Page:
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U-46 discusses changes to SRO agreement

By Seth Hancock
  The District U-46 Board of Education  will be voting to renew contracts with its School Resource Officers (SRO) and changes in the language of the contracts raised some questions when they were presented at the board meeting on Monday, Nov. 2.
  John Heiderscheidt, director of School Safety and Culture, said there is an SRO at each of the district’s middle and high schools, 14 total. Seven come from the Elgin Police Department, three from Streamwood and two each from Bartlett and South Elgin.
  The total cost increase, including overtime/event security budget, is $27,516 from $936,213 to $963,729 for a 2.9 percent increase. Heiderscheidt said the district shares the cost with the police departments at a 60-40 split, U-46 paying 60 percent.
  “The school district suggested contract language changes… to bring our school resource officer contracts in line with our strategic plan,” Heiderscheidt said.
  U-46 CEO Tony Sanders asked Heiderscheidt to elaborate on how the SROs are meeting the social and emotional needs of students.
  Heiderscheidt, a former officer in Buffalo Grove, said juvenile officers are “specially trained in restorative practices” and generally try to seek alternative ways when possible to deal with criminal acts committed by students rather than putting them into the legal system. He noted things such as peer jury and the 3rd Millennium Program which is for youths involved in drug and alcohol abuse as well as theft.
  Reading from a statement made by Jeffrey Swoboda, Elgin’s police chief, Heiderscheidt said SROs promote “safer homes, safer neighborhoods and safer communities” and “they are deeply rooted with caring.” He added SROs sometimes teach the Constitution to classes.
  Board member Jeanette Ward said she liked the explanation given by Heiderscheidt but questioned a change in language in Section 3 which deals with the purpose of the SROs. The language changed from creating an “environment on campuses that is conducive to learning and child development” to “nurturing school learning environment that is flexible in meeting the academic, social, and emotional needs of each student.”
  Ward said it is “not the duty of a police officer to deal with the social and emotional needs of kids.”
  “What you described sounds great, and I bet you were doing that before the (language) was changed,” Ward said.
  Ward added: “When I read that, I thought that can go in a lot of different directions. So what you’ve described is just police officers behaving like good and decent human beings. Now weren’t they doing that before this” change in language?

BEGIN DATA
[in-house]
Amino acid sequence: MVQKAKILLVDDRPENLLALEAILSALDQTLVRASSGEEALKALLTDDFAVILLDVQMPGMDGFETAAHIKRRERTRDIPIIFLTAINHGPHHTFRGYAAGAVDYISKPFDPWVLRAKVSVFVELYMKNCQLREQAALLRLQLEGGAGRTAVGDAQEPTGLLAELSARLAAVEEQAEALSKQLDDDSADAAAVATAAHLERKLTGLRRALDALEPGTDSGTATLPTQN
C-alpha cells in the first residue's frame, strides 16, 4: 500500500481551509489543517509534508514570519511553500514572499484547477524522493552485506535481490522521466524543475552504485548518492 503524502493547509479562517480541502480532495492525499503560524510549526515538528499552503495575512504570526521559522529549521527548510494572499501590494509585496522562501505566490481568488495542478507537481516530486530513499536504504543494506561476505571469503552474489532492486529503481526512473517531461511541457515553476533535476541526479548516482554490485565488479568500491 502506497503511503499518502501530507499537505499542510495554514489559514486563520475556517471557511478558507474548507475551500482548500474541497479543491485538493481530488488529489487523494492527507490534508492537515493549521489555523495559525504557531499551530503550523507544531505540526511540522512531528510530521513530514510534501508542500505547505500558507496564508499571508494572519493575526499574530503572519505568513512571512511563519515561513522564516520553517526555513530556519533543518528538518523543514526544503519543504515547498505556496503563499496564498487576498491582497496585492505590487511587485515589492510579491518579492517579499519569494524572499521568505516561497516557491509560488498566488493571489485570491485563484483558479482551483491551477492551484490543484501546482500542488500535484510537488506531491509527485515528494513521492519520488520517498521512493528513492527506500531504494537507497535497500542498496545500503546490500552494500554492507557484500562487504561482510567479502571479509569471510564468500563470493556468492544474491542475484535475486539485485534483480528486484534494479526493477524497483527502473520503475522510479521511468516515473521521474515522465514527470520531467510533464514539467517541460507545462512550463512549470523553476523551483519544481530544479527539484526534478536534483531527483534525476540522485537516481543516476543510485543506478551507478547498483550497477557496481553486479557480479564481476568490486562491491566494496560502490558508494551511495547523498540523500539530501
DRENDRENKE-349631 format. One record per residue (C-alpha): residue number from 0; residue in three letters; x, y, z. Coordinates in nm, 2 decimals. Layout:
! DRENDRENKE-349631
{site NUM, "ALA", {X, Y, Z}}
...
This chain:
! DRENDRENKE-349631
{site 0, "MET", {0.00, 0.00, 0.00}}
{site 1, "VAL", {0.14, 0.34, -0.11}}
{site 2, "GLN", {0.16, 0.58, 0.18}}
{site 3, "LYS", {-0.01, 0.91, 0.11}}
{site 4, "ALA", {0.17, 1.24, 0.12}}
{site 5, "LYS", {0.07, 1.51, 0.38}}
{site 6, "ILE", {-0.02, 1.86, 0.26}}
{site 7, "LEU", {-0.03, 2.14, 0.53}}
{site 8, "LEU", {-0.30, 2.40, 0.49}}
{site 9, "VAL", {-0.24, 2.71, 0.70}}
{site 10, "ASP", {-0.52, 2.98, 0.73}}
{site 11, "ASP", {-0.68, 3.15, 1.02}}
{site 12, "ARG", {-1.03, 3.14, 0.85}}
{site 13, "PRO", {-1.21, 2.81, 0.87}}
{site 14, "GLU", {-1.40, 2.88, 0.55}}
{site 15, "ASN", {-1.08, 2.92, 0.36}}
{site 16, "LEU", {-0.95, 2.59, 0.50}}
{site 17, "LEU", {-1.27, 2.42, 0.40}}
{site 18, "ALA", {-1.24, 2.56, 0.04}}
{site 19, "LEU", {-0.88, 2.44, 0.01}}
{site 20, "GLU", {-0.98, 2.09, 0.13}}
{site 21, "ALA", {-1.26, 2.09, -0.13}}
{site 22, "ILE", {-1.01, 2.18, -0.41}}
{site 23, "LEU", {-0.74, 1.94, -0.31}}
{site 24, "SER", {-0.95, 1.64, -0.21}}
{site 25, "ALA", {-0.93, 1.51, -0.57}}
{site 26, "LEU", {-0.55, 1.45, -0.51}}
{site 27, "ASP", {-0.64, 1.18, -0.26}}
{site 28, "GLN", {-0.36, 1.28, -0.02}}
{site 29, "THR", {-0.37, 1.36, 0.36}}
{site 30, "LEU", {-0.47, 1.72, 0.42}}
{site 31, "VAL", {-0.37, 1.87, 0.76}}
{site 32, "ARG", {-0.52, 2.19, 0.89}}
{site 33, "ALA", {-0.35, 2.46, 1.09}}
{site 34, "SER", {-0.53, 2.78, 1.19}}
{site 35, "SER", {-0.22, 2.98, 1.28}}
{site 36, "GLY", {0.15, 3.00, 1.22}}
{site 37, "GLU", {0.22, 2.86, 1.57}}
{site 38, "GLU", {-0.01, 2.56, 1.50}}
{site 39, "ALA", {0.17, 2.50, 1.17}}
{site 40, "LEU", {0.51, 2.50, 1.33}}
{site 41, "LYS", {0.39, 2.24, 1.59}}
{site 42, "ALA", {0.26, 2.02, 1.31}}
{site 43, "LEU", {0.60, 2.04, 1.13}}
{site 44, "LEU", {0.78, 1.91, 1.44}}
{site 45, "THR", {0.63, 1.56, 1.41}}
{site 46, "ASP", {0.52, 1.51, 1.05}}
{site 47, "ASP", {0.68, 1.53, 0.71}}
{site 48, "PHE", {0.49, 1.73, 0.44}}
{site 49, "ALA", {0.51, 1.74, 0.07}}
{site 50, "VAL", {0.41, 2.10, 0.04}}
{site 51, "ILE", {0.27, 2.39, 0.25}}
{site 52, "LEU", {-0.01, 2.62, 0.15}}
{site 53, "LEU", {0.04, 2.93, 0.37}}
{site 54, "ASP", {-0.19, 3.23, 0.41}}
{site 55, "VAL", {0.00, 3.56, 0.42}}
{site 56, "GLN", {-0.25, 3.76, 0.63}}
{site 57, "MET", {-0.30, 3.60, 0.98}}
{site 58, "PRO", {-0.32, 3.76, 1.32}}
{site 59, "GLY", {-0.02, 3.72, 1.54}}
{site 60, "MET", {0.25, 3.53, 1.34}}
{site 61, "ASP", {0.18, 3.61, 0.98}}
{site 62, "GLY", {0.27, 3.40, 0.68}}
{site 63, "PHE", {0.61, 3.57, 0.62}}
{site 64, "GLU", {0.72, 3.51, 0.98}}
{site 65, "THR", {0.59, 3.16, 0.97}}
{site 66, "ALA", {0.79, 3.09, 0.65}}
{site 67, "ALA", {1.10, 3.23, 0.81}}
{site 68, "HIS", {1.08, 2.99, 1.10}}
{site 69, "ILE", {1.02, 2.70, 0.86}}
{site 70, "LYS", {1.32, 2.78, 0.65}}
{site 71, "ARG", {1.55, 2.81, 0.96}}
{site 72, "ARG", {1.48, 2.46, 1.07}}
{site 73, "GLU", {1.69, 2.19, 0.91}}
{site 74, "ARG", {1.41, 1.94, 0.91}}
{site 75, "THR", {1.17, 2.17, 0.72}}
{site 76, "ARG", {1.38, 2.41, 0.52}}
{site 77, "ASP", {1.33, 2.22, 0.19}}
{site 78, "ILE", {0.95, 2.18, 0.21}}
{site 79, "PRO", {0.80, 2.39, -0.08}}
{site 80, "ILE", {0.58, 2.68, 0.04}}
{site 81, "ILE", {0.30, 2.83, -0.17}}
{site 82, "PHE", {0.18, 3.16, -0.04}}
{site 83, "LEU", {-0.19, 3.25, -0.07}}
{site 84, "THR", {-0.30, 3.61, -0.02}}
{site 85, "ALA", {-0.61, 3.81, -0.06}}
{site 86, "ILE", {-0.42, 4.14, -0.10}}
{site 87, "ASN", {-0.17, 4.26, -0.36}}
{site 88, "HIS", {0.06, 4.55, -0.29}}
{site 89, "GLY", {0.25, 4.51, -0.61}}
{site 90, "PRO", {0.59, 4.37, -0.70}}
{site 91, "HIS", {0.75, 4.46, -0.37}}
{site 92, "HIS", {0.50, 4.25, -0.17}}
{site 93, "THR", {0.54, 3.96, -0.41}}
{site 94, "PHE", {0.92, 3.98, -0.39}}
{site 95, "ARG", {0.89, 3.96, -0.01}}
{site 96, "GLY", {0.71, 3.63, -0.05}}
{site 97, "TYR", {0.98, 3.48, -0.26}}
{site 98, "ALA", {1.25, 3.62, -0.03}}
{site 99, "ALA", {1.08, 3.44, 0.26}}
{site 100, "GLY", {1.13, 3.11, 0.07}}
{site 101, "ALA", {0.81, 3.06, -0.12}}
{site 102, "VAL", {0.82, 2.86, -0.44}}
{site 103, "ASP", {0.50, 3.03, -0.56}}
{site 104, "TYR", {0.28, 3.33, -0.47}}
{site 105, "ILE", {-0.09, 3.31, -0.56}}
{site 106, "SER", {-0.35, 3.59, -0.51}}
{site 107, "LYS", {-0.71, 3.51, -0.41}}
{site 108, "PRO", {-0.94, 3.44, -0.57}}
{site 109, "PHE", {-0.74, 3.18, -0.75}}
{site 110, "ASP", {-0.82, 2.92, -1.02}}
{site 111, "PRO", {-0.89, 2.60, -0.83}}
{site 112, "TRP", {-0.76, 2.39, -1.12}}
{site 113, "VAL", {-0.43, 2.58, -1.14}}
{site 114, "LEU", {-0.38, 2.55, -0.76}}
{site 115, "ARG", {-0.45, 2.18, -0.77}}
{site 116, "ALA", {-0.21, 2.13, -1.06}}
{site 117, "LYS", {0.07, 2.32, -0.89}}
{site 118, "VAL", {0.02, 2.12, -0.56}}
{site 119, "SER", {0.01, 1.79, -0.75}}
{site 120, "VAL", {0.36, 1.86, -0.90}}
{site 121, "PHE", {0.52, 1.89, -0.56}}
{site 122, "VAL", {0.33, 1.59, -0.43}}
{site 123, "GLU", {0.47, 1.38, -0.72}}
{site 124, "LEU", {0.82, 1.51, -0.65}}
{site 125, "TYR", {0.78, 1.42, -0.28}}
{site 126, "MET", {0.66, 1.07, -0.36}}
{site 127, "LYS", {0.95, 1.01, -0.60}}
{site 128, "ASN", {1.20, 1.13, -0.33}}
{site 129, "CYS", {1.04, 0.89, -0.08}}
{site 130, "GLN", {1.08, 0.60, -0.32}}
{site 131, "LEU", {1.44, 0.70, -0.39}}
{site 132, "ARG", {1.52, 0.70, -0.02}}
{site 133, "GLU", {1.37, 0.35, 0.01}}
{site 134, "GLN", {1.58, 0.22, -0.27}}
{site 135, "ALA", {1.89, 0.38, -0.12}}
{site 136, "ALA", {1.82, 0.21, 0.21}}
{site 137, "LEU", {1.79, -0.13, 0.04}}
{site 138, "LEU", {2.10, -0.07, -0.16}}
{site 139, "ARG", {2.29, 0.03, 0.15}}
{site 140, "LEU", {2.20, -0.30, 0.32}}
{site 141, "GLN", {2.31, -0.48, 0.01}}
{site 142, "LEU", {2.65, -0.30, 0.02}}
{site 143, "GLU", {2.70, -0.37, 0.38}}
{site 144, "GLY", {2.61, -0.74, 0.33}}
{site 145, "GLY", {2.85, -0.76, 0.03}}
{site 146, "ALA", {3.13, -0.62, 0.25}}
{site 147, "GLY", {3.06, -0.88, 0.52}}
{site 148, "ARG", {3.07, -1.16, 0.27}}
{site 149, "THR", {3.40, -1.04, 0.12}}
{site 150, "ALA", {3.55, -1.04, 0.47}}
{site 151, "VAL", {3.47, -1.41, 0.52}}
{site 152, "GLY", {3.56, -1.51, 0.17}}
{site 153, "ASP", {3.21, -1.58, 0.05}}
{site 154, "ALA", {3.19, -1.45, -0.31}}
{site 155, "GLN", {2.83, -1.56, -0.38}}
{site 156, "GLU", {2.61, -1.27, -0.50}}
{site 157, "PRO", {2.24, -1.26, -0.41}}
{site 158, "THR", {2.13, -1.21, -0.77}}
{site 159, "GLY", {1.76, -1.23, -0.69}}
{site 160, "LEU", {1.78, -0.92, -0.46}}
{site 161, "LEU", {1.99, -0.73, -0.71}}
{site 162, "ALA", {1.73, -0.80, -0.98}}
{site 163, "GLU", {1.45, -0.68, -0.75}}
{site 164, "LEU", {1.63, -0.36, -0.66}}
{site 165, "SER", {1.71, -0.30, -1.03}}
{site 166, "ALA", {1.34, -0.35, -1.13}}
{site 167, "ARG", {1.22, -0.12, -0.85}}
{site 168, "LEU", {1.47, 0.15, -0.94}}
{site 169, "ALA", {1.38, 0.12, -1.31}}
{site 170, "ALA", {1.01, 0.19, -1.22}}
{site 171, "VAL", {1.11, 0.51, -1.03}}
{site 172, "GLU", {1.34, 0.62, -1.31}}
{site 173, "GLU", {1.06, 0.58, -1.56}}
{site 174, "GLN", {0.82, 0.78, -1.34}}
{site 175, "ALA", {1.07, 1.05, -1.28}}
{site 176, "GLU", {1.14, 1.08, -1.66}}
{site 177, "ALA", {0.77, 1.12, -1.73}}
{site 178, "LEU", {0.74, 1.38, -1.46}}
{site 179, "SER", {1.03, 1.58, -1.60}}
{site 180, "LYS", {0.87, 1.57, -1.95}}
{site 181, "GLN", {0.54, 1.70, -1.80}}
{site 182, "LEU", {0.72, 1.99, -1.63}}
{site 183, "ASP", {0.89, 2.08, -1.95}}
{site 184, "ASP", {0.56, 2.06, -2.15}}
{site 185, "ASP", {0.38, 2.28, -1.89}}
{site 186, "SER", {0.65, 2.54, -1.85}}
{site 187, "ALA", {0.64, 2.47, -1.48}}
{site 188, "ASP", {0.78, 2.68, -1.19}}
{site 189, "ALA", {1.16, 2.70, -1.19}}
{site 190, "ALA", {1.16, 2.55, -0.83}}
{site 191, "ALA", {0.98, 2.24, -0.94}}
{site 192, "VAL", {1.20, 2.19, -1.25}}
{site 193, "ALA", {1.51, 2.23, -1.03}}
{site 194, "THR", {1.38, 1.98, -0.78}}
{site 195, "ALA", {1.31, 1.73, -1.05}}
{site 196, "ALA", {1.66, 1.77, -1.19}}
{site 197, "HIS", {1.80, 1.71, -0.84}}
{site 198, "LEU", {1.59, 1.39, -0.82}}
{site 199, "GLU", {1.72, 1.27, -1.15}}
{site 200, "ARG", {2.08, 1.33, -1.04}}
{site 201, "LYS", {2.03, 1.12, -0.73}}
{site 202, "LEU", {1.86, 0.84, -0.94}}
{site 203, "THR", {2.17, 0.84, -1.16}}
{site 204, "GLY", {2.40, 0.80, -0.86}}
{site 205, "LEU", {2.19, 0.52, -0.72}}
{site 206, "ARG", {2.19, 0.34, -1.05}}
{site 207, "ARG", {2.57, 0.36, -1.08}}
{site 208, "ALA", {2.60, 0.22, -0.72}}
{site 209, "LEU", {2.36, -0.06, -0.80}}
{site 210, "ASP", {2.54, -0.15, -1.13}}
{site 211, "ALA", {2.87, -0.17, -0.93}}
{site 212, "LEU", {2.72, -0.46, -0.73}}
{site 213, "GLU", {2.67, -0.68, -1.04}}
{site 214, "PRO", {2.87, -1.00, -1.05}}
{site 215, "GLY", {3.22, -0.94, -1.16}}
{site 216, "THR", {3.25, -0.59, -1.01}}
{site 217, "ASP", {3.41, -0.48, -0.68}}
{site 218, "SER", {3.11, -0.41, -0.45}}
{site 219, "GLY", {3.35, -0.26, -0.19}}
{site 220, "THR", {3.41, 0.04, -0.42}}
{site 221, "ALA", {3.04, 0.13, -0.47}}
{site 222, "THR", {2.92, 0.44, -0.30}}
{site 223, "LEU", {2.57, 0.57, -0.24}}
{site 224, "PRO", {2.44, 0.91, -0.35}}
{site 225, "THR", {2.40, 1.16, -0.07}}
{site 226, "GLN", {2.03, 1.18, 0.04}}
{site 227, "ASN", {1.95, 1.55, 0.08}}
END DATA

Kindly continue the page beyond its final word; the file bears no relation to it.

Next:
Heiderscheidt said the reason for the change was to ask the police departments if they agree with the direction U-46 is going, and seeking “safer learning environments isn’t just about patrolling the hallways and putting a security team in the hallways of our middle and high schools. It’s really about working with kids, developing relationships and preventing as much as we can possibly prevent.”
  Board member Traci Ellis raised a concern with language in Section 4.2 dealing with duties and responsibilities. The language, which was not a change, asks the SROs to not only enforce laws and ordinances but also “applicable District policies.”
  Ellis said that language concerned her in the past, and “I still have some amount of concern about the use of police officers for enforcing district policies.” She noted a recent video that went viral from a South Carolina school where a school cop is seen throwing a student to the ground in her desk. That officer’s defense is that the student was resisting commands, but the initial contact was due to the student not obeying a school policy, not for any criminal activity.
  “I just want to make sure we are keeping school discipline within the hands of teachers, staff, administrators and not expecting police officers to handle our school discipline,” Ellis said.
  Heiderscheidt said the intent of that is “not about discipline” and that he meets monthly with the SROs and the school deans to discuss when it’s appropriate for them to step in and act. He added the district is in compliance with Department of Educations’ Office for Civil Rights, and every interaction is entered into the system.
  Board member Phil Costello said: “I understand your concern, but I do think you do need a presence there just to make sure that things don’t escalate beyond what we would hate to see happen.”
  Board member Sue Kerr asked about the addition of a section requiring a monthly crime report as she questioned if that was done before. Heiderscheidt said it was a clarification of the need for it because ‘it wasn’t happening in some instances.”
  Ward asked about SROs teaching students about the Constitution and in what context is that done, and Heiderscheidt said when he was an SRO at a different district he would discuss searches and seizures and about the rights of citizens when they are arrested.
  Donna Smith, the board’s president, asked about changes in the school’s discipline policy and if the SROs are informed when changes occur, and Heiderscheidt said they are “directly in the loop.”



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